4.  Staying organized and on top of things. 

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    His is a routine that might work for some people but not for others; the fact of the matter, though, is that he did what needed to be done.  Washington also found dignity in his work.  In this respect, it’s worth quoting him at length:

    “As far as I can, I make it a rule to plan for each day’s work—not merely to go through with the same routine of daily duties, but to get rid of the routine work as early in the day as possible, and then to enter upon some new or advance work.  I make it a rule to clear my desk every day, before leaving my office, of all correspondence and memoranda, so that on the morrow I can begin a new day of work.  I make it a rule never to let my work drive me, but to so master it, and keep it in such complete control, and to keep so far ahead of it, that I will be the master instead of the servant.  There is a physical and mental and spiritual enjoyment that comes from a consciousness of being the absolute master of one’s work, in all its details, that is very satisfactory and inspiring.   My experience teaches me that, if one learns to follow this plan, he gets a freshness of body and vigour of mind out of work that goes a long way toward keeping him strong and healthy.  I believe that when one can grow to the point where he loves his work, this gives him a kind of strength that is most valuable.”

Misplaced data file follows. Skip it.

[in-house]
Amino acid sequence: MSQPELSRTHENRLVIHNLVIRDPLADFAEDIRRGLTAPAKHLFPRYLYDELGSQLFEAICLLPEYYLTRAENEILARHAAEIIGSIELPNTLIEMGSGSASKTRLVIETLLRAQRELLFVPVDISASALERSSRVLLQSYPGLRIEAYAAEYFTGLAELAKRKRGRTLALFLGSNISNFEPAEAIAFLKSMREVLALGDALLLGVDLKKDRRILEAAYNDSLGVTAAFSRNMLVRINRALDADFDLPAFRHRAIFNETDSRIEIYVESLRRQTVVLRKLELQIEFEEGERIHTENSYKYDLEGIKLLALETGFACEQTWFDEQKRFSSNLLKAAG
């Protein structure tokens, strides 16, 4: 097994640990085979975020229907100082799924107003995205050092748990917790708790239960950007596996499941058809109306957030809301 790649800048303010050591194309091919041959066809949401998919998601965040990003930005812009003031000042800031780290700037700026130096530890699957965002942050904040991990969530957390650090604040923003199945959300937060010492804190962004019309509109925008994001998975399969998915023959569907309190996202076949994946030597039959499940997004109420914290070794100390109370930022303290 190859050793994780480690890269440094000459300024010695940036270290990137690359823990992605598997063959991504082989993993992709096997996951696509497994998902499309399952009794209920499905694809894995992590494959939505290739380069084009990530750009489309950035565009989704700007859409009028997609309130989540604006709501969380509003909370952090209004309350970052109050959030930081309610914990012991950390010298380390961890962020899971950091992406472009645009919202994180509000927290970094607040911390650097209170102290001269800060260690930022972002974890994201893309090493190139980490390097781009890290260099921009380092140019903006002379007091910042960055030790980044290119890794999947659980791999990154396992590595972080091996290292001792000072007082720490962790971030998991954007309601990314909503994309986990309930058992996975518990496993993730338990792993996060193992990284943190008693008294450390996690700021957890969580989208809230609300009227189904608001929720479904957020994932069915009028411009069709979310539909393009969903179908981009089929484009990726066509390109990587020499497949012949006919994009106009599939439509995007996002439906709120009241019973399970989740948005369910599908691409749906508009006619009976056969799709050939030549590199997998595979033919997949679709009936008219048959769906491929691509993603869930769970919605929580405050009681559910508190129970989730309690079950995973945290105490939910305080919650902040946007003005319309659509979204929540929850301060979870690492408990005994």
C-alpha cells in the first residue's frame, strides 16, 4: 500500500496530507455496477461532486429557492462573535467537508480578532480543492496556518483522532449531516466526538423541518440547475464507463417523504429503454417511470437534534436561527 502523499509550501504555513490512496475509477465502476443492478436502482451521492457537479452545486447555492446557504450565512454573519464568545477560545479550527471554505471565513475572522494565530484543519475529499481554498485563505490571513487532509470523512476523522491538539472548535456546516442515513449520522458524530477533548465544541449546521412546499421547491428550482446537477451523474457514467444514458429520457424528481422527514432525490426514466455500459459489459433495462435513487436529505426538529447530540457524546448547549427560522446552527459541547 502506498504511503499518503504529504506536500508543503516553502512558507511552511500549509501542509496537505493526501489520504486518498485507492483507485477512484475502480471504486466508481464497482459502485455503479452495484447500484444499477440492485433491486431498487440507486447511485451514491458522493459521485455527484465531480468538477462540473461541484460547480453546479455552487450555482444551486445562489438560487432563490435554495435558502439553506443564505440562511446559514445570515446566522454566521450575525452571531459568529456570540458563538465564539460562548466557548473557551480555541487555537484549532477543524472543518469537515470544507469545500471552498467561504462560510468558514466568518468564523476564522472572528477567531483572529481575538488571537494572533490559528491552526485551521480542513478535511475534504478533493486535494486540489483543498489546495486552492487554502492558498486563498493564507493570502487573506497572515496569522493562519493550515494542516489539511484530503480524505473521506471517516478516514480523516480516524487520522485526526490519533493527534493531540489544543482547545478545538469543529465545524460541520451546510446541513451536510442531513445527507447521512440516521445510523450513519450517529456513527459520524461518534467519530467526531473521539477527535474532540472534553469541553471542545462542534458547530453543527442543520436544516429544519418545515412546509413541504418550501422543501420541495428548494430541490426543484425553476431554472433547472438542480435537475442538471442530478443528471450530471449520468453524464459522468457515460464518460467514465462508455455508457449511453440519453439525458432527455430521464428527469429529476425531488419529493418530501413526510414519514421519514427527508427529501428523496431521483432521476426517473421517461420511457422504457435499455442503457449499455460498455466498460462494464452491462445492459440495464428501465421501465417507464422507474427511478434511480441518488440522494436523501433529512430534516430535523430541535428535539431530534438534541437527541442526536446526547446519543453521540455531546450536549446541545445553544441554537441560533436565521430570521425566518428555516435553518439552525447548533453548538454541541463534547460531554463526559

Booker T. Washington’s Up From Slavery is an inspiring tour de force from an American hero.  Among other things, it shows how someone who started with nothing—not even a right to his own person—was able to change the world. He still has much to teach us, and his lessons on productivity remain relevant even today.

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    Published on April 16, 2019

    How Self Care Can Help You Live Your Best Life

    How Self Care Can Help You Live Your Best Life

    When was the last time you did something for yourself?

    Whether it was deciding to treat yourself with a little something or travel for some R&R, how often do you practice self-care?